Pets with Myocarditis from COVID-19


Myocarditis or heart inflammation has been reported as a real, albeit rare adverse effect of the mRNA vaccines in humans, particularly in young males. However, the truth that doesn’t get press is that myocarditis is far more commonly an outcome in unvaccinated individuals as a result of being infected with SARS CoV-2 which causes COVID-19.

Interestingly, in the UK, some veterinarians are reporting dogs and cats are now being diagnosed with myocarditis in far larger numbers than what might be typically expected. And when tested for COVID-19, most of these pets tested positive. It appears clear that these animals suffered heart inflammation as a direct outcome of the virus, which in many cases exhibited no overt signs of illness. All just published in the Journal of the British Veterinary Association.

Though all these animals have been successfully treated or are in the process of treatment. Researchers in the UK are now – out of an abundance of caution – advising people who are positive for COVID-19 to attempt to have another family member or friend care for their pet(s). If that isn’t possible, they suggest pet parents wear a mask when interacting with their pet(s). This advice is consistent with recommendations made by the United States Center for Disease Control and Prevention and the American Veterinary Medical Association.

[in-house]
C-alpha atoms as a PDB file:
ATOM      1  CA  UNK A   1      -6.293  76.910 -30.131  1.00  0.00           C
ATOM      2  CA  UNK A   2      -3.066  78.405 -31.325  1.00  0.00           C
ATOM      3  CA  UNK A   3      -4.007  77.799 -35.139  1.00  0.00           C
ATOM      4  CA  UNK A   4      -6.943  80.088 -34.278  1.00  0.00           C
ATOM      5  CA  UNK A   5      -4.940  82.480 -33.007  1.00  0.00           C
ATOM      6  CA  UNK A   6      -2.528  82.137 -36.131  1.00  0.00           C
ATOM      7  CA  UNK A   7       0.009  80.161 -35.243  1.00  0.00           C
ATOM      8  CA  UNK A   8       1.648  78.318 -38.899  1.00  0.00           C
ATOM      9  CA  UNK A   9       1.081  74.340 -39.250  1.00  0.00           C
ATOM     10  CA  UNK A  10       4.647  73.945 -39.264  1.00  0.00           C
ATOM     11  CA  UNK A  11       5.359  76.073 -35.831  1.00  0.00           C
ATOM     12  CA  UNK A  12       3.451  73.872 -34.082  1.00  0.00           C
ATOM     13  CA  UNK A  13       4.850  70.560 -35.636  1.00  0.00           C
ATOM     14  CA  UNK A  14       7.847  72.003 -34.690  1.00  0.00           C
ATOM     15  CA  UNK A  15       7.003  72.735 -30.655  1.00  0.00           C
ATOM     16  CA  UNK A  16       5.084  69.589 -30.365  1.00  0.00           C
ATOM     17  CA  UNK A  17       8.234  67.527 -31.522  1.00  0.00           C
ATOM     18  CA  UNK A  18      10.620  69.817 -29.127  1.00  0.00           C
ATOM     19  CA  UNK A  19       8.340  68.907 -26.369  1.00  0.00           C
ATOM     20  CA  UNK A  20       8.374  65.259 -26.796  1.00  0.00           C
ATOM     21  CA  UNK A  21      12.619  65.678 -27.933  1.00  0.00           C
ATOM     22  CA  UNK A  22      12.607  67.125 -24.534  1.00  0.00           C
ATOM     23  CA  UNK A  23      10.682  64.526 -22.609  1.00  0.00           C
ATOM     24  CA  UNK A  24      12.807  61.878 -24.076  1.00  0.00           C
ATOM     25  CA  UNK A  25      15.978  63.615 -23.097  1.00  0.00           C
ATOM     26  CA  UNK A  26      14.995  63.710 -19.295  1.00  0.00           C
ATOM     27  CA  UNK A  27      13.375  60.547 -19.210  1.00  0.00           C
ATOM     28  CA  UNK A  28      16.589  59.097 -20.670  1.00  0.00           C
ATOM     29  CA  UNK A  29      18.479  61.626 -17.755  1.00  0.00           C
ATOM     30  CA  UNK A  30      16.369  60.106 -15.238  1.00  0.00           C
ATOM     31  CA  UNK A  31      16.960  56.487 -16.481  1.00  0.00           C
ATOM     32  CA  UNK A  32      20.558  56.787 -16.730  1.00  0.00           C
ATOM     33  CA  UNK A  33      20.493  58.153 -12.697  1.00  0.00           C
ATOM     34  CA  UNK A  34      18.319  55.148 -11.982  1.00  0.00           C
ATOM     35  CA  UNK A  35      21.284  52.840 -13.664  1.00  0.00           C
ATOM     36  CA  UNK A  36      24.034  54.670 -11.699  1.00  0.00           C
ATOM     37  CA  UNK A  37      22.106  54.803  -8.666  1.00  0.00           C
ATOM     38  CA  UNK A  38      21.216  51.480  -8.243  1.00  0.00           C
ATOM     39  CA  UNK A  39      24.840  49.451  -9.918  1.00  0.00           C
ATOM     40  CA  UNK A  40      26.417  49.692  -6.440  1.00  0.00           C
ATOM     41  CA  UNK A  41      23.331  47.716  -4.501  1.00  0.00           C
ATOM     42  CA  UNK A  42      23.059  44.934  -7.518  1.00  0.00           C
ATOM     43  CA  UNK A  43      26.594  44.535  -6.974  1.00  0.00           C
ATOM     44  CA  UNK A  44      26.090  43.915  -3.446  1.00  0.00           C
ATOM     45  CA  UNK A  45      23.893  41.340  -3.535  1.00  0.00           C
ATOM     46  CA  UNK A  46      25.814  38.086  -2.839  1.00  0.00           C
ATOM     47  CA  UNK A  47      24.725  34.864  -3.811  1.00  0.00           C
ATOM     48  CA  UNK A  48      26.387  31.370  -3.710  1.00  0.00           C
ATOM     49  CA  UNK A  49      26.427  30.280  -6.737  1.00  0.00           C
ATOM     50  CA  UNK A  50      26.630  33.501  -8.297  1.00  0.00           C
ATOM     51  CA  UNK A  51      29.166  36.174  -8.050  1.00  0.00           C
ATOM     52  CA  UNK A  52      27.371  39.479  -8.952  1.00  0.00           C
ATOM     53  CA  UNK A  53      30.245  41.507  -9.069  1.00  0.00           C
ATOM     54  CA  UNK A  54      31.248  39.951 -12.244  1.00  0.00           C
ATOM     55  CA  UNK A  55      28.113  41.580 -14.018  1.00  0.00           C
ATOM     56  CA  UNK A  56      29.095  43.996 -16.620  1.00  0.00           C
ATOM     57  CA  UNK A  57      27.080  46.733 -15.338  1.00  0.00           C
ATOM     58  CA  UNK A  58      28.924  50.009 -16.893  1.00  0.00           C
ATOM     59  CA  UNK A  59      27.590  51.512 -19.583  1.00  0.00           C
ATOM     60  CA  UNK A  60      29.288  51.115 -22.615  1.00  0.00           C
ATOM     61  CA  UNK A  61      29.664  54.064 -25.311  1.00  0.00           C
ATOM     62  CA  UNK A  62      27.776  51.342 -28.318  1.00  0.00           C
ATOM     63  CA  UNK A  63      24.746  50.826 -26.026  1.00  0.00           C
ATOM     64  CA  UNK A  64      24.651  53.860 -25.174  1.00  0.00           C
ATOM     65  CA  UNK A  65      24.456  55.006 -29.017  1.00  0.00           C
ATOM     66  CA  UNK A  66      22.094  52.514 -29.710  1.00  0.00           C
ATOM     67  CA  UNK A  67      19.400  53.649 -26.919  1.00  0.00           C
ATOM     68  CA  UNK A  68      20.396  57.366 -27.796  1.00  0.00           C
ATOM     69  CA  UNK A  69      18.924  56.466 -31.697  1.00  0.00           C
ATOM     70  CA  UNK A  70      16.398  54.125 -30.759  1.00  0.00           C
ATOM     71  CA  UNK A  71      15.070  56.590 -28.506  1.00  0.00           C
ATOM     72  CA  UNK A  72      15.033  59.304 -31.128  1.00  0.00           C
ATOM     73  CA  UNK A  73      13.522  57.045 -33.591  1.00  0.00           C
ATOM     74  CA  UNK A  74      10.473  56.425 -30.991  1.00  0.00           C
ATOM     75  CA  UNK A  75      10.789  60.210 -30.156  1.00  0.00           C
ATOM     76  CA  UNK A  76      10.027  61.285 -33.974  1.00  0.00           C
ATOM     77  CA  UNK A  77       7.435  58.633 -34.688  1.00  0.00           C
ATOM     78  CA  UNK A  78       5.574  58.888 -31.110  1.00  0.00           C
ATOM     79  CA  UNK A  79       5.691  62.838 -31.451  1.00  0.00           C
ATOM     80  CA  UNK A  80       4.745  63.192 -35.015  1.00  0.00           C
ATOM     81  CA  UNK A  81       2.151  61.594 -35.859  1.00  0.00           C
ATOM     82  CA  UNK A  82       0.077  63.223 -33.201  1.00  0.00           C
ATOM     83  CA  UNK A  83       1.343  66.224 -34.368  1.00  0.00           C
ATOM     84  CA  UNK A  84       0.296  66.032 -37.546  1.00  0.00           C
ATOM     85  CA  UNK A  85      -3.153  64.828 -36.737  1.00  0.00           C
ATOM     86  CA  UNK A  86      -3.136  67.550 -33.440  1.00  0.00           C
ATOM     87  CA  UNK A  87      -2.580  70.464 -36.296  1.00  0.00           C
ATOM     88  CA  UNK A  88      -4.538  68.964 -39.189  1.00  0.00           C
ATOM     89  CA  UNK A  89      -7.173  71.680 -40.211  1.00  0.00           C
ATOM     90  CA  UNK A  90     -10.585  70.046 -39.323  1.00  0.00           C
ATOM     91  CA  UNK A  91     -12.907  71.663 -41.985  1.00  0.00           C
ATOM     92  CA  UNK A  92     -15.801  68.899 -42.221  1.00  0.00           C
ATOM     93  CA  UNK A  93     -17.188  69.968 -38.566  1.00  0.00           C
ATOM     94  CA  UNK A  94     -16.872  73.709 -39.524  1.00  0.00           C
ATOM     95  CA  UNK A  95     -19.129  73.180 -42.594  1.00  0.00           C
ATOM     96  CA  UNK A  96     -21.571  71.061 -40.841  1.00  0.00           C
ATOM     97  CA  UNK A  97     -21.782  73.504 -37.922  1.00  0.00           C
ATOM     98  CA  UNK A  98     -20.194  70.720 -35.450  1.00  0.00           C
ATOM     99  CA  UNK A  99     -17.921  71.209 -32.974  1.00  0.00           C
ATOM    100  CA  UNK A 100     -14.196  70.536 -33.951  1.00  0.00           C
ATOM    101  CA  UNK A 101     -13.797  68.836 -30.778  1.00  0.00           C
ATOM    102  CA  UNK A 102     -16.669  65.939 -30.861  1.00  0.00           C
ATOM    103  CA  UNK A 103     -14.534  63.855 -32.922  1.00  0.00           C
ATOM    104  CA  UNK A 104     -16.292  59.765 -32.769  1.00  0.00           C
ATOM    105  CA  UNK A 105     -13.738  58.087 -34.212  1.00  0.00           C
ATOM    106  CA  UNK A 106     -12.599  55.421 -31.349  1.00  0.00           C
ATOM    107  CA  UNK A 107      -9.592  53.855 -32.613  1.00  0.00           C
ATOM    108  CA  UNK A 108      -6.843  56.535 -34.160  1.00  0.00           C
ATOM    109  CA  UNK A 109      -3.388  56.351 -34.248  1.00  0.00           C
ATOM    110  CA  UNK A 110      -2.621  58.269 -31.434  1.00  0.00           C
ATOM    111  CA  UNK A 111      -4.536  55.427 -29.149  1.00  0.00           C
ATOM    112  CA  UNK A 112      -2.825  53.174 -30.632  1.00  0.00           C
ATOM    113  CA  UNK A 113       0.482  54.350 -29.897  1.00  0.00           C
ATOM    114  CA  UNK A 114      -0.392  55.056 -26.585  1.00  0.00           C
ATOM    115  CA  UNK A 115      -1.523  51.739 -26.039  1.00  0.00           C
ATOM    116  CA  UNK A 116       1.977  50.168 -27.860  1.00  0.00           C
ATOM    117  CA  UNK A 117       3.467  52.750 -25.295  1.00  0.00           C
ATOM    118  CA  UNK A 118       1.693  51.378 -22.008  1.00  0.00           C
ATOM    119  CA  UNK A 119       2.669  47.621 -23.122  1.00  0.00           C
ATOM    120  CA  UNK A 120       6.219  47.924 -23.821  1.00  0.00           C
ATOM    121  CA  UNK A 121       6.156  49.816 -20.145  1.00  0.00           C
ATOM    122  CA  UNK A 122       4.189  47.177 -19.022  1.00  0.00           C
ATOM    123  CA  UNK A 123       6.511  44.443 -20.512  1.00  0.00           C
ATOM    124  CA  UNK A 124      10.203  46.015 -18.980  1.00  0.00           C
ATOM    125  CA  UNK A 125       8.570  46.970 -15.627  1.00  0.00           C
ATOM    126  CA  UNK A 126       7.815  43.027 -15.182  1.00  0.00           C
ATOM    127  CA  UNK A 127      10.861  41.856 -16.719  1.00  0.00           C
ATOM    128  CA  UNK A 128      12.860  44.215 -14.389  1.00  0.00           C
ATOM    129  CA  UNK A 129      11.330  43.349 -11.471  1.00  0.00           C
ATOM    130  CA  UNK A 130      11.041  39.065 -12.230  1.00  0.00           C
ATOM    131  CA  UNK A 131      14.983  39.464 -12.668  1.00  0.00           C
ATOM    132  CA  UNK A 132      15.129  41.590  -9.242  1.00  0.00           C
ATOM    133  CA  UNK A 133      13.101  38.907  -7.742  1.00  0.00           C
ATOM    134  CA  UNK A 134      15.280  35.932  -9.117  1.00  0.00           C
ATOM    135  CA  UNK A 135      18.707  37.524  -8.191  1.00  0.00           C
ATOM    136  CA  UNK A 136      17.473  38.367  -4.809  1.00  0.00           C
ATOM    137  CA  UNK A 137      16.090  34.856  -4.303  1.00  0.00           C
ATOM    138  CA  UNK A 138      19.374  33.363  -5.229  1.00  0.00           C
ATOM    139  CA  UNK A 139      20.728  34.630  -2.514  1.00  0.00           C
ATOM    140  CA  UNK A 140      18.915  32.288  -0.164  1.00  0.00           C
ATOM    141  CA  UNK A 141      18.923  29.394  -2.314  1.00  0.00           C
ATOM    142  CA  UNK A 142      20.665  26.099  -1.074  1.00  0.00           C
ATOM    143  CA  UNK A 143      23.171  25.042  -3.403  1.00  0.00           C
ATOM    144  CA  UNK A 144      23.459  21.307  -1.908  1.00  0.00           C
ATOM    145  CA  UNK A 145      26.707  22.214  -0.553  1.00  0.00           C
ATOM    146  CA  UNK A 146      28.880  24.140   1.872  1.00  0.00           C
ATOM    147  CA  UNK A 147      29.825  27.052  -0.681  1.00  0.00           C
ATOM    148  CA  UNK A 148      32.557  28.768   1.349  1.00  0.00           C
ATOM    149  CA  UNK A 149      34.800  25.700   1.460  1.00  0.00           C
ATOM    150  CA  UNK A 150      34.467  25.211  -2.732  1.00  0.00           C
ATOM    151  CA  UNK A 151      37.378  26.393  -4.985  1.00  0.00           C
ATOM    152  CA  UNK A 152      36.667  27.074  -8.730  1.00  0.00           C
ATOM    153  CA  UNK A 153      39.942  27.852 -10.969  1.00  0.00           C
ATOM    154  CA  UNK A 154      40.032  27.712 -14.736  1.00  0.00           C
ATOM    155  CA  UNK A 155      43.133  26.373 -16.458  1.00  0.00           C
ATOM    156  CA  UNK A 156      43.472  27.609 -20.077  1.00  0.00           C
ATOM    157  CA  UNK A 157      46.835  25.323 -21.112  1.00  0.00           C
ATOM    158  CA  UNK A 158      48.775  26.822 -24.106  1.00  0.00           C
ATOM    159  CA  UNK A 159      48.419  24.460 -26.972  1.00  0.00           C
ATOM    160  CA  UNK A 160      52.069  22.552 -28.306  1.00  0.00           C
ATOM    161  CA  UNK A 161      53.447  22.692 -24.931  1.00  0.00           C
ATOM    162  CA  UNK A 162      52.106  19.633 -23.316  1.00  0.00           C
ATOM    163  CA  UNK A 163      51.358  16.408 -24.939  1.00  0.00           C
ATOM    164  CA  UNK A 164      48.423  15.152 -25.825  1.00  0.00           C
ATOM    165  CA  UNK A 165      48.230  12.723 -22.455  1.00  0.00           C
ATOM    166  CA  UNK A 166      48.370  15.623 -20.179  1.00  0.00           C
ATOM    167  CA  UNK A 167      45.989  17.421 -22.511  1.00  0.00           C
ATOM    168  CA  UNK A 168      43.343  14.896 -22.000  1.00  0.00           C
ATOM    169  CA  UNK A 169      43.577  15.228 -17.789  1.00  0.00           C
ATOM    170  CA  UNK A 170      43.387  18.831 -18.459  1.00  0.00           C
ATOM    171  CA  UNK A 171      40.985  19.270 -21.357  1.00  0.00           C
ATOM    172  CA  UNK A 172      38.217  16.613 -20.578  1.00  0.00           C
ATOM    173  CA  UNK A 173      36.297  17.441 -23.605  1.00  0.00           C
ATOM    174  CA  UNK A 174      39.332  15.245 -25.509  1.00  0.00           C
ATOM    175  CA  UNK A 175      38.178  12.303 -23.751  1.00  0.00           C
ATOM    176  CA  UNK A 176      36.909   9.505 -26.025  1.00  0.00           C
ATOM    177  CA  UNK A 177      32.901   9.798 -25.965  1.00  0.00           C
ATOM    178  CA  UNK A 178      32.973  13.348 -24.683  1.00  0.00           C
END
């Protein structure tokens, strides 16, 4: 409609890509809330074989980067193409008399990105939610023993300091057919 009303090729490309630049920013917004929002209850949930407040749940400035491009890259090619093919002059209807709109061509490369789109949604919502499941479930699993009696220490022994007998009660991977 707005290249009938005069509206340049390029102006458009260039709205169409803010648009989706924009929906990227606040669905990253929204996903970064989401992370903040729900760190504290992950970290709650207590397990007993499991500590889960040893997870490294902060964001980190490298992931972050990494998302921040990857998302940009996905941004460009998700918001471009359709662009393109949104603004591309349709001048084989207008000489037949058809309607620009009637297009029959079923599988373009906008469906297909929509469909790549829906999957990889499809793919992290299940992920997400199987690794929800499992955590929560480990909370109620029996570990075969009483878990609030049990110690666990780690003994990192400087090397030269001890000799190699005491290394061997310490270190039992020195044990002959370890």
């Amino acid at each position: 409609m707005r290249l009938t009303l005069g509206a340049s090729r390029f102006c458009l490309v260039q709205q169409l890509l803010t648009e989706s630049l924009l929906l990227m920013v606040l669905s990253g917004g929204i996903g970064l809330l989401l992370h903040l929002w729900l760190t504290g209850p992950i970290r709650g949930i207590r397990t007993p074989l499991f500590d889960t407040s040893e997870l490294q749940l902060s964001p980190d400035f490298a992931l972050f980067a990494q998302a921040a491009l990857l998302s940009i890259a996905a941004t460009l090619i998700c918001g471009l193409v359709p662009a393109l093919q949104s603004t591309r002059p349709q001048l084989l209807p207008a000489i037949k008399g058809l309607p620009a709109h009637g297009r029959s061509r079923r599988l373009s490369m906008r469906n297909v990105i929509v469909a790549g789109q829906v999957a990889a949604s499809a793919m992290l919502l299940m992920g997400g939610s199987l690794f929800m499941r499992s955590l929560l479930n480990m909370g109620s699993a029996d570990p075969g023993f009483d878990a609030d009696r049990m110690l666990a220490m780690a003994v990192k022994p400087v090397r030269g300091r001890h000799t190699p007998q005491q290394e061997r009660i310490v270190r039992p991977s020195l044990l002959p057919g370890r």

Background on Pets and the Pandemic

At the onset of the pandemic, once it was identified that the cause was severe acute respiratory syndrome corona virus-2 (SARS CoV-2), veterinarians instantly knew it was at least likely that cats and dogs (cats in particular) as well as pet ferrets, mink kept on farms and non-human primates would likely be at least somewhat susceptible to COVID-19. They were correct.

Having said that, for starters, according to a study published in Frontiers of Veterinary Science about a year ago, “No pet-to-human transmission of the virus has been reported during this phase of the pandemic and although more than 71 million humans in the world tested positive for SARS-CoV-2.”

And the same fact stands true today. Might hundreds to millions of pets carry the virus, and we don’t know it because we don’t test? It’s possible, but random surveillance has been conducted in the U.S. and elsewhere and today the number of dogs and cats testing positive for COVID-19 remains miniscule when compared to the number of humans with COVID-19.  And mortality among companion animals as a direct result of the virus is literally only a pawful, and most of those individuals had severe comorbidities (other illnesses).